Before leaving, the team heard parting remarks from Veronica Quevedo de Villacana, wife of  Oaxaca’s mayor and honorary president of the municipal committee for the development of the family, who quoted the late Mother Teresa of Calcutta in telling the volunteers:

“If you do not live to serve, you do not deserve to live.”

Some of the UIW students shared their reflections about the mission.

“It’s very hard for me to put this amazing experience into words,” Galindo of John and Rita Feik School of Pharmacy. “Overall, it was incredible, heartwarming, and very rewarding. Most of the patients spent numerous hours waiting for the gates to open, to see a doctor, and again for their prescription. Yet not one person complained and everyone was so thankful and appreciative that we were there and to receive medication and counseling about what was prescribed. This experience was truly unforgettable.”

Fellow pharmacy student Toves said, “It was deeply motivating to see how there are many people who are willing to get out of their (comfort) zone and help others. However; in some instances helping is not only providing professional healthcare services, which are important, but also offering humanitarian assistance. Moreover, serving as a translator to people who due to their language barriers cannot get the help they need, offering advice and praying together with them is as important as a medical consultation.”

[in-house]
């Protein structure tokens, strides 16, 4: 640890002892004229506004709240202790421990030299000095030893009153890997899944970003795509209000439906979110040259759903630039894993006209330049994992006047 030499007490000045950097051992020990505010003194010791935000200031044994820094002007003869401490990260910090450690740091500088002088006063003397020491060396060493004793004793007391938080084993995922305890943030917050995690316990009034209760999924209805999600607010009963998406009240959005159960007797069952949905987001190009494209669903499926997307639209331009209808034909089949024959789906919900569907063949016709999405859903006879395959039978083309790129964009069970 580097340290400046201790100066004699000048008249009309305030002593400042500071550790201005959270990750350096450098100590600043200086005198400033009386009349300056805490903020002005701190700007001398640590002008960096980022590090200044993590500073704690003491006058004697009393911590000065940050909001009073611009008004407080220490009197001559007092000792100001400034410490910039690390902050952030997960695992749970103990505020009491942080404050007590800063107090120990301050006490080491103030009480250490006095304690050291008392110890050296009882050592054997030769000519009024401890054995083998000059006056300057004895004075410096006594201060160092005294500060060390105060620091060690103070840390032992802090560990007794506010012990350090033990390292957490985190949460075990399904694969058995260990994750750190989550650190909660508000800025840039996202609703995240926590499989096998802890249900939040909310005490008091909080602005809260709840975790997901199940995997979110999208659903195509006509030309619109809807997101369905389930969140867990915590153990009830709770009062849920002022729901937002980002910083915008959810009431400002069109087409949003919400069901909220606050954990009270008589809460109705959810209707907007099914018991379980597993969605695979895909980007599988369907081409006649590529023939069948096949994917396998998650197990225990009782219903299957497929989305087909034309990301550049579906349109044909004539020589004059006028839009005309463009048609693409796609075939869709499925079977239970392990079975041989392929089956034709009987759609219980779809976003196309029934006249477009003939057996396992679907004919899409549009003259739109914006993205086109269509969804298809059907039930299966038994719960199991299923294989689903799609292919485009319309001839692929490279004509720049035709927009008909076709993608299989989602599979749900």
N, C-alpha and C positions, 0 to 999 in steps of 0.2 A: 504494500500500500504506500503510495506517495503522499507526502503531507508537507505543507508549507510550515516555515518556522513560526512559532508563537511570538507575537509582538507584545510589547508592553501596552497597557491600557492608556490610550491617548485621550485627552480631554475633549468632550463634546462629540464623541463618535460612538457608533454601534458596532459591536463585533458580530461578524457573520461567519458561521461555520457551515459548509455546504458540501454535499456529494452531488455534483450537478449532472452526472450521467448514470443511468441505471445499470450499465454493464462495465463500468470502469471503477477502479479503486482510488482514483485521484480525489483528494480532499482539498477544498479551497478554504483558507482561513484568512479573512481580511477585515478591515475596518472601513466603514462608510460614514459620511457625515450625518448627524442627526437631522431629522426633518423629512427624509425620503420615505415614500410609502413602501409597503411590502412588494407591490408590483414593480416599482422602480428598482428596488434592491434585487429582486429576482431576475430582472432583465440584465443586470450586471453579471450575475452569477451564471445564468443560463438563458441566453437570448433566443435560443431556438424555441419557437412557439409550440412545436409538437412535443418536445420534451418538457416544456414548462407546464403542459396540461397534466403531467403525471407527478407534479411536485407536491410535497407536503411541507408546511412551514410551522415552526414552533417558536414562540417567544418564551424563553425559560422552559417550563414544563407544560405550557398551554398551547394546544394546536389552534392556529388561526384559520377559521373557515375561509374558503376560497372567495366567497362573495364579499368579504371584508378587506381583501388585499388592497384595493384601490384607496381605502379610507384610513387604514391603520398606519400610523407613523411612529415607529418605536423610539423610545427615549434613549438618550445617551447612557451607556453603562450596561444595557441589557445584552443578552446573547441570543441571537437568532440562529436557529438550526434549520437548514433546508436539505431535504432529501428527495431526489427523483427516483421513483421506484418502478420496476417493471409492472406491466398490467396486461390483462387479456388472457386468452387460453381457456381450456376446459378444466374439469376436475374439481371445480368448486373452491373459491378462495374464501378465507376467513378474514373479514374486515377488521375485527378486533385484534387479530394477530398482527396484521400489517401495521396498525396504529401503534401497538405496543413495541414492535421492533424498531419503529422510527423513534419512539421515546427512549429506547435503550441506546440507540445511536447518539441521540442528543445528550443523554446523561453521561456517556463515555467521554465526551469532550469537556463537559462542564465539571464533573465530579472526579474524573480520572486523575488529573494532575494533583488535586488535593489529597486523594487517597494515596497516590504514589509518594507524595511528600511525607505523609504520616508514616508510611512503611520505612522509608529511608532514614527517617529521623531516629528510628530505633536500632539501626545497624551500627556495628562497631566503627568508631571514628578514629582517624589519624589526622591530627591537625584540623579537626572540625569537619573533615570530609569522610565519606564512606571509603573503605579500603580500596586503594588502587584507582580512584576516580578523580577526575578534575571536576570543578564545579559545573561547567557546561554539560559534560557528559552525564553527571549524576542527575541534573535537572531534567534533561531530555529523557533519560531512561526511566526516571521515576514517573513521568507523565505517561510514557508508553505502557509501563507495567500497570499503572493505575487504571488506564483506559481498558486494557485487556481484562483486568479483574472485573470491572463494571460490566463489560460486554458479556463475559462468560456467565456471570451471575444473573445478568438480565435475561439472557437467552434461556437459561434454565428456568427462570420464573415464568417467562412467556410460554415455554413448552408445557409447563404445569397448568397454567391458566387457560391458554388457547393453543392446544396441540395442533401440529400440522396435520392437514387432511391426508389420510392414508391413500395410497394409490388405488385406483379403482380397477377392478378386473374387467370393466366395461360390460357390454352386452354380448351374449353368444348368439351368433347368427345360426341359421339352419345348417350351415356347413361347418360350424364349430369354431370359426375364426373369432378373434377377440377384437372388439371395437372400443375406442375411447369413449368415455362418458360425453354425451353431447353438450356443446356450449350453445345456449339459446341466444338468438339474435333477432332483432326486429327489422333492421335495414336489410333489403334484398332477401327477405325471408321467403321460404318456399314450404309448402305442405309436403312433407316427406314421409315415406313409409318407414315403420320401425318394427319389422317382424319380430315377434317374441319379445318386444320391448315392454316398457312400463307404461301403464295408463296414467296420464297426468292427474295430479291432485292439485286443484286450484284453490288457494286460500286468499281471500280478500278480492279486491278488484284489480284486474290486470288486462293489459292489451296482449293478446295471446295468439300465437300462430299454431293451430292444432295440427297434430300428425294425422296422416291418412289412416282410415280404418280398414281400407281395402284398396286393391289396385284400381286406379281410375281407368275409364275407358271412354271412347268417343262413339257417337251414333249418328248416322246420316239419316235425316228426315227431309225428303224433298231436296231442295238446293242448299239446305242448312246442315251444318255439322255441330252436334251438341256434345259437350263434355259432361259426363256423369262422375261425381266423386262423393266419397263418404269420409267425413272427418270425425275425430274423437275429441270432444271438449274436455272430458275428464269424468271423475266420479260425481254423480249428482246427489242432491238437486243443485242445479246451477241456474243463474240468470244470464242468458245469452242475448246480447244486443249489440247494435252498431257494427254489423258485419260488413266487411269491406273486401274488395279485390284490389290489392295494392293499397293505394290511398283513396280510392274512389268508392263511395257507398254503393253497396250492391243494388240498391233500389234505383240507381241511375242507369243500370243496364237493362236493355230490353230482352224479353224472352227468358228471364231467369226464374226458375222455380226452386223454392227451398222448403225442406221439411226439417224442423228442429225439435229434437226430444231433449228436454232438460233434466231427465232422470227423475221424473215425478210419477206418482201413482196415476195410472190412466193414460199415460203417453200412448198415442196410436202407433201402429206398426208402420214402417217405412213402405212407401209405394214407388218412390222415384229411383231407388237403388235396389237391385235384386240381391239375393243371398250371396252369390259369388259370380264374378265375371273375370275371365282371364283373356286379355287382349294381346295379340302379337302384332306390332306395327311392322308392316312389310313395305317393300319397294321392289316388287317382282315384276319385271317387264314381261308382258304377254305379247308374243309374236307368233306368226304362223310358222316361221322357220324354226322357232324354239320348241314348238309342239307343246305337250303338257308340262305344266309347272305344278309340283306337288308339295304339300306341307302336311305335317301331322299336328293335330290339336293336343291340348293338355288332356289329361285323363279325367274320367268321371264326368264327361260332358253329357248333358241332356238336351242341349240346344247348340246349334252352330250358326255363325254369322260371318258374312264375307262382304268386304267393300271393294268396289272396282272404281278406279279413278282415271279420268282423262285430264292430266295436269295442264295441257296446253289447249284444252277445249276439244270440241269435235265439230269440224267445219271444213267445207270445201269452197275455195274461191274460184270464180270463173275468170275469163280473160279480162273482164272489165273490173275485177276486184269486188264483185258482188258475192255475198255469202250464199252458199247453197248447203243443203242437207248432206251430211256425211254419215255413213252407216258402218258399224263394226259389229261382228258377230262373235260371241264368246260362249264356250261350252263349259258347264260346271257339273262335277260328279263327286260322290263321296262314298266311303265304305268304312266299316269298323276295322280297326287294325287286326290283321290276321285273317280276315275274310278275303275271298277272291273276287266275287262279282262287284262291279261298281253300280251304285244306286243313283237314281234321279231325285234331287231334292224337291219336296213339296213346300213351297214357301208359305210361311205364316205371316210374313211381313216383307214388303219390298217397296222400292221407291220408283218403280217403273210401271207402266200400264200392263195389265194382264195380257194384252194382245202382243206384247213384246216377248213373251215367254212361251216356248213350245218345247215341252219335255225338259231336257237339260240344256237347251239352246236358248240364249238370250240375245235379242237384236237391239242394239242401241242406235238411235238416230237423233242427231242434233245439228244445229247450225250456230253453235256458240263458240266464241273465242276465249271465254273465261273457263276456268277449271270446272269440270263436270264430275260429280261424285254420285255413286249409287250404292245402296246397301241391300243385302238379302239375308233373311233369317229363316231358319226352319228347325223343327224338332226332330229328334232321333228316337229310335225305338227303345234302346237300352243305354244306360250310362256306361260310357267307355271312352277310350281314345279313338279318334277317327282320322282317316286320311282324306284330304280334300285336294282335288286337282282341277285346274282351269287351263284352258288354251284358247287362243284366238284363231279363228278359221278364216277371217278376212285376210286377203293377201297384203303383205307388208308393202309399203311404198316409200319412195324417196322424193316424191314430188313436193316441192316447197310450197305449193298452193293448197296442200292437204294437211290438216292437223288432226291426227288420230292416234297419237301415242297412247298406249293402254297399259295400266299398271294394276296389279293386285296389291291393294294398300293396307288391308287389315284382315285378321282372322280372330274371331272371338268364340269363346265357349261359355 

Morin, another pharmacy student, said, “Being a part of Los Quijotes 2015 was a huge honor. This trip was an amazing experience that I will cherish forever. I learned so much about the lack of access to health care in Oaxaca and about the needs of this community. The patients were extremely grateful for the help we provided and the medications we were able to supply them. Things we take for granted such as pain relievers and simple antibiotics have made a huge impact in Mexico. Having this experience as a student will definitely influence my future and I hope to one day return to Oaxaca with Los Quijotes as a pharmacist.”

Lopez, a student at Rosenberg School of Optometry, said, “The Oaxaca medical mission trip was truly a life-changing experience. I was privileged to serve in the ophthalmology department as one of the optometry students. Not only did I get to see numerous eye conditions that I thought I would only see in an ocular disease book, but it was very rewarding knowing that we had made many people’s lives a little better. I, however, received something even more valuable, a feeling of fulfillment, blessed, and the desire to continue to help others across borders. This is an experience I will never forget.”

For Ramos, who got to work on nurse practitioner skills, the Oaxaca mission trip was “an invigorating experience.”

The mission “allowed me to have contact with my inner self, and (I) rejoiced in providing care to the less-fortunate,” Ramos said. “The experience also served me to fulfill UIW’s mission, to become a global leader in health. I’m grateful to UIW and its partnership with Los Quijotes de San Antonio. God bless the mission, the group leaders, the students, and (I) hope to work with them once again in the future.”